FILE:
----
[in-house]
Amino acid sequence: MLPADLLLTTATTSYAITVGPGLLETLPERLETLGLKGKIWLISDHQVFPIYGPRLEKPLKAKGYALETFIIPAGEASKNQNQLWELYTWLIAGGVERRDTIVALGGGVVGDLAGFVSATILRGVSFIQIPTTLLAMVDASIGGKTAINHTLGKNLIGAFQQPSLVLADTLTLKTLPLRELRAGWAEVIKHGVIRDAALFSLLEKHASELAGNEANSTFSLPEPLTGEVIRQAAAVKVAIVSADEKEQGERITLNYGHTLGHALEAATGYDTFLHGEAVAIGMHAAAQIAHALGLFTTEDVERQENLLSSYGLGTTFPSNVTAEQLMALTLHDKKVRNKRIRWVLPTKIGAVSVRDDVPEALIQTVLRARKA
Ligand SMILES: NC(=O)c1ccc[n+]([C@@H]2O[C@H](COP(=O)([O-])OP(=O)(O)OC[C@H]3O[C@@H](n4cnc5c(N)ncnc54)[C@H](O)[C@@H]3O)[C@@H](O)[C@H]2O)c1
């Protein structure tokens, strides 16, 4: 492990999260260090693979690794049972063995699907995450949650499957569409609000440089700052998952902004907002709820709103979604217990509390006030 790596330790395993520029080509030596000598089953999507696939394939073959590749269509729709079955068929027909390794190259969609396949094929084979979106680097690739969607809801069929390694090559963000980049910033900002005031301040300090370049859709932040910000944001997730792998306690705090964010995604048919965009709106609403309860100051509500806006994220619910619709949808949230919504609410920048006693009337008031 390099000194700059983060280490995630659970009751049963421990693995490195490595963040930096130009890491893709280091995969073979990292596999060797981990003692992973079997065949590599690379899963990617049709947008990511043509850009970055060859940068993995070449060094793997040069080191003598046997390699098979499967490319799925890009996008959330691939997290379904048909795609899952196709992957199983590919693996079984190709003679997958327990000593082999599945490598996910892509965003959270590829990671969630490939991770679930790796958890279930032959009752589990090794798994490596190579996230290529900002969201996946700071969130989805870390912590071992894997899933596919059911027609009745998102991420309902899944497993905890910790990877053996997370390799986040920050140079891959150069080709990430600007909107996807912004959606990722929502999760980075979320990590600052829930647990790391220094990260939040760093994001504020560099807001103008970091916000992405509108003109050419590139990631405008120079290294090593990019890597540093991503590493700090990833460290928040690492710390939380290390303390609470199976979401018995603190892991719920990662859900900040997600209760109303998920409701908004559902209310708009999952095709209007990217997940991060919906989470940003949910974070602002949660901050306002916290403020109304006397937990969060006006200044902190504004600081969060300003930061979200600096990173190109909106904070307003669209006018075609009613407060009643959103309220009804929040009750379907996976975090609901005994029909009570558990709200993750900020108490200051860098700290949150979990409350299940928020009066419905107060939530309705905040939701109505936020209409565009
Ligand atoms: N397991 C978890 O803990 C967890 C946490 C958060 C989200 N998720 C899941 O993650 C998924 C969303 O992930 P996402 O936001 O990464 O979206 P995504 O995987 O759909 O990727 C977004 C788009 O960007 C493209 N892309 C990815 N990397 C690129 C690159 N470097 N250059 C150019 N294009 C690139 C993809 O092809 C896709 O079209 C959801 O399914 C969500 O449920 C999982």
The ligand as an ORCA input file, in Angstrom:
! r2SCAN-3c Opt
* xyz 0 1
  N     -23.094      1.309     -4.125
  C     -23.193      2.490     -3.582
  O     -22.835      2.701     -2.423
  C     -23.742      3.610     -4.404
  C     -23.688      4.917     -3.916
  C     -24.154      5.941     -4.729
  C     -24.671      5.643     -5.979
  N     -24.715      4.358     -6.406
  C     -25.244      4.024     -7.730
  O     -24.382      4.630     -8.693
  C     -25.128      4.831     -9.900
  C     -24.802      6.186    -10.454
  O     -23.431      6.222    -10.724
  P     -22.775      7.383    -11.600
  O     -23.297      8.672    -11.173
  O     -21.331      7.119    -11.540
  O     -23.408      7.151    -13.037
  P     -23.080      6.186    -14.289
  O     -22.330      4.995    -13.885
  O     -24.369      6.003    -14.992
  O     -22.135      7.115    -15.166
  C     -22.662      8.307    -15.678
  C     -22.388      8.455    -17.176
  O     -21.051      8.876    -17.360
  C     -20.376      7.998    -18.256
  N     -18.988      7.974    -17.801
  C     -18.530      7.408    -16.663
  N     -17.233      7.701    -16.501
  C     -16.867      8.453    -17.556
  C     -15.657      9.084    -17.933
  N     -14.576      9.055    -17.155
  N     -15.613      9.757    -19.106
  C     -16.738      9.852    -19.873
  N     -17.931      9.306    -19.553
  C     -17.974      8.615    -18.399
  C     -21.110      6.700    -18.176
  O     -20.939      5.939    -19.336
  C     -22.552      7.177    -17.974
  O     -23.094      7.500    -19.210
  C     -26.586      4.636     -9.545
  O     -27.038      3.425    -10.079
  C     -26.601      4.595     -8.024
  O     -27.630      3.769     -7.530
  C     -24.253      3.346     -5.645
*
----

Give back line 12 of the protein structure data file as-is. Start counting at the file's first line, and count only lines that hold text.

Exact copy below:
  C     -23.742      3.610     -4.404